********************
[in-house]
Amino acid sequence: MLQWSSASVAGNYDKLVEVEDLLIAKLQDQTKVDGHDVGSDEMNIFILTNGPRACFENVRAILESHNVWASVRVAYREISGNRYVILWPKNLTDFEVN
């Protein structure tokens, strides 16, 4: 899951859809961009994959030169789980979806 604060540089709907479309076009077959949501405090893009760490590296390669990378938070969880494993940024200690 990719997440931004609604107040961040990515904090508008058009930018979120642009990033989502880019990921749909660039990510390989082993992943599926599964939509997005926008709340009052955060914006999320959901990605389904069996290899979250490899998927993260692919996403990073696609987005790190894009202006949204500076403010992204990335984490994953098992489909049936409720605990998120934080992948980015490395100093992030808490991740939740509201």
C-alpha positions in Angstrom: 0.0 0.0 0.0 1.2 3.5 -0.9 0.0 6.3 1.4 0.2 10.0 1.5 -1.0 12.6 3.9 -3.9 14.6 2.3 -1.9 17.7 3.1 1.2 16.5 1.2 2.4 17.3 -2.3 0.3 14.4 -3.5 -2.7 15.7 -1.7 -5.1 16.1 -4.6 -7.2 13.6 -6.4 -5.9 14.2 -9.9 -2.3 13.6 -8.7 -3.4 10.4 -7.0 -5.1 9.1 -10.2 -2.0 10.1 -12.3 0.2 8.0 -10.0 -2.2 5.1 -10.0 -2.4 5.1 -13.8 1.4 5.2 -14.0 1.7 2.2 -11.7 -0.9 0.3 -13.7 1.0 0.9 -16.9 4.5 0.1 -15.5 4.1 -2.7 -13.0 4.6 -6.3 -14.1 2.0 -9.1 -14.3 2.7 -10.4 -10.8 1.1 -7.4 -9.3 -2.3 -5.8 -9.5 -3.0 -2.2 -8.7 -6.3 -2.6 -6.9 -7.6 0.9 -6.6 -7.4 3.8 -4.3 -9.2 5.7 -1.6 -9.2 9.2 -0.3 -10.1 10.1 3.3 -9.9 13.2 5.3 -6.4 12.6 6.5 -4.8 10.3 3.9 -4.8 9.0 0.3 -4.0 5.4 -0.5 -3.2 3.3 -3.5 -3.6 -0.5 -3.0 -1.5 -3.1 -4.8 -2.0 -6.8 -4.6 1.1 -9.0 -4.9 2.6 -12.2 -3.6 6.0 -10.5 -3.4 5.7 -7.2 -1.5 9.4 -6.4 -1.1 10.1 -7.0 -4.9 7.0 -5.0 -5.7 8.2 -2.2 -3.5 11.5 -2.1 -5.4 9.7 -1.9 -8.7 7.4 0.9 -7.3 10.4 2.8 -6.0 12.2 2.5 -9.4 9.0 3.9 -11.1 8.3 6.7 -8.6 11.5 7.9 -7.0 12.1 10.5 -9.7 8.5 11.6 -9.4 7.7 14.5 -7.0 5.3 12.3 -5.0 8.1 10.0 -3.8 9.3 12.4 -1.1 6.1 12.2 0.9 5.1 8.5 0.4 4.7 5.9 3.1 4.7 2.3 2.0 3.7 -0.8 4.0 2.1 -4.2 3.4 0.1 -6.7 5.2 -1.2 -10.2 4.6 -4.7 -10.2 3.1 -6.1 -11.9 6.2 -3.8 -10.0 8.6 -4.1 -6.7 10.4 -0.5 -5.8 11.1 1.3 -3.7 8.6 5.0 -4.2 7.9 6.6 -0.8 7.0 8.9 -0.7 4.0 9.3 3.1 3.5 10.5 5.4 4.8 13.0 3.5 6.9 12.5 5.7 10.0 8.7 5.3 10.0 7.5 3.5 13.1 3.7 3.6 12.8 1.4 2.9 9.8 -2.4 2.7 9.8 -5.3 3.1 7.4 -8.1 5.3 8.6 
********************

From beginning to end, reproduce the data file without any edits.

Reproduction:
[in-house]
Amino acid sequence: MLQWSSASVAGNYDKLVEVEDLLIAKLQDQTKVDGHDVGSDEMNIFILTNGPRACFENVRAILESHNVWASVRVAYREISGNRYVILWPKNLTDFEVN
């Protein structure tokens, strides 16, 4: 899951859809961009994959030169789980979806 604060540089709907479309076009077959949501405090893009760490590296390669990378938070969880494993940024200690 990719997440931004609604107040961040990515904090508008058009930018979120642009990033989502880019990921749909660039990510390989082993992943599926599964939509997005926008709340009052955060914006999320959901990605389904069996290899979250490899998927993260692919996403990073696609987005790190894009202006949204500076403010992204990335984490994953098992489909049936409720605990998120934080992948980015490395100093992030808490991740939740509201």
C-alpha positions in Angstrom: 0.0 0.0 0.0 1.2 3.5 -0.9 0.0 6.3 1.4 0.2 10.0 1.5 -1.0 12.6 3.9 -3.9 14.6 2.3 -1.9 17.7 3.1 1.2 16.5 1.2 2.4 17.3 -2.3 0.3 14.4 -3.5 -2.7 15.7 -1.7 -5.1 16.1 -4.6 -7.2 13.6 -6.4 -5.9 14.2 -9.9 -2.3 13.6 -8.7 -3.4 10.4 -7.0 -5.1 9.1 -10.2 -2.0 10.1 -12.3 0.2 8.0 -10.0 -2.2 5.1 -10.0 -2.4 5.1 -13.8 1.4 5.2 -14.0 1.7 2.2 -11.7 -0.9 0.3 -13.7 1.0 0.9 -16.9 4.5 0.1 -15.5 4.1 -2.7 -13.0 4.6 -6.3 -14.1 2.0 -9.1 -14.3 2.7 -10.4 -10.8 1.1 -7.4 -9.3 -2.3 -5.8 -9.5 -3.0 -2.2 -8.7 -6.3 -2.6 -6.9 -7.6 0.9 -6.6 -7.4 3.8 -4.3 -9.2 5.7 -1.6 -9.2 9.2 -0.3 -10.1 10.1 3.3 -9.9 13.2 5.3 -6.4 12.6 6.5 -4.8 10.3 3.9 -4.8 9.0 0.3 -4.0 5.4 -0.5 -3.2 3.3 -3.5 -3.6 -0.5 -3.0 -1.5 -3.1 -4.8 -2.0 -6.8 -4.6 1.1 -9.0 -4.9 2.6 -12.2 -3.6 6.0 -10.5 -3.4 5.7 -7.2 -1.5 9.4 -6.4 -1.1 10.1 -7.0 -4.9 7.0 -5.0 -5.7 8.2 -2.2 -3.5 11.5 -2.1 -5.4 9.7 -1.9 -8.7 7.4 0.9 -7.3 10.4 2.8 -6.0 12.2 2.5 -9.4 9.0 3.9 -11.1 8.3 6.7 -8.6 11.5 7.9 -7.0 12.1 10.5 -9.7 8.5 11.6 -9.4 7.7 14.5 -7.0 5.3 12.3 -5.0 8.1 10.0 -3.8 9.3 12.4 -1.1 6.1 12.2 0.9 5.1 8.5 0.4 4.7 5.9 3.1 4.7 2.3 2.0 3.7 -0.8 4.0 2.1 -4.2 3.4 0.1 -6.7 5.2 -1.2 -10.2 4.6 -4.7 -10.2 3.1 -6.1 -11.9 6.2 -3.8 -10.0 8.6 -4.1 -6.7 10.4 -0.5 -5.8 11.1 1.3 -3.7 8.6 5.0 -4.2 7.9 6.6 -0.8 7.0 8.9 -0.7 4.0 9.3 3.1 3.5 10.5 5.4 4.8 13.0 3.5 6.9 12.5 5.7 10.0 8.7 5.3 10.0 7.5 3.5 13.1 3.7 3.6 12.8 1.4 2.9 9.8 -2.4 2.7 9.8 -5.3 3.1 7.4 -8.1 5.3 8.6 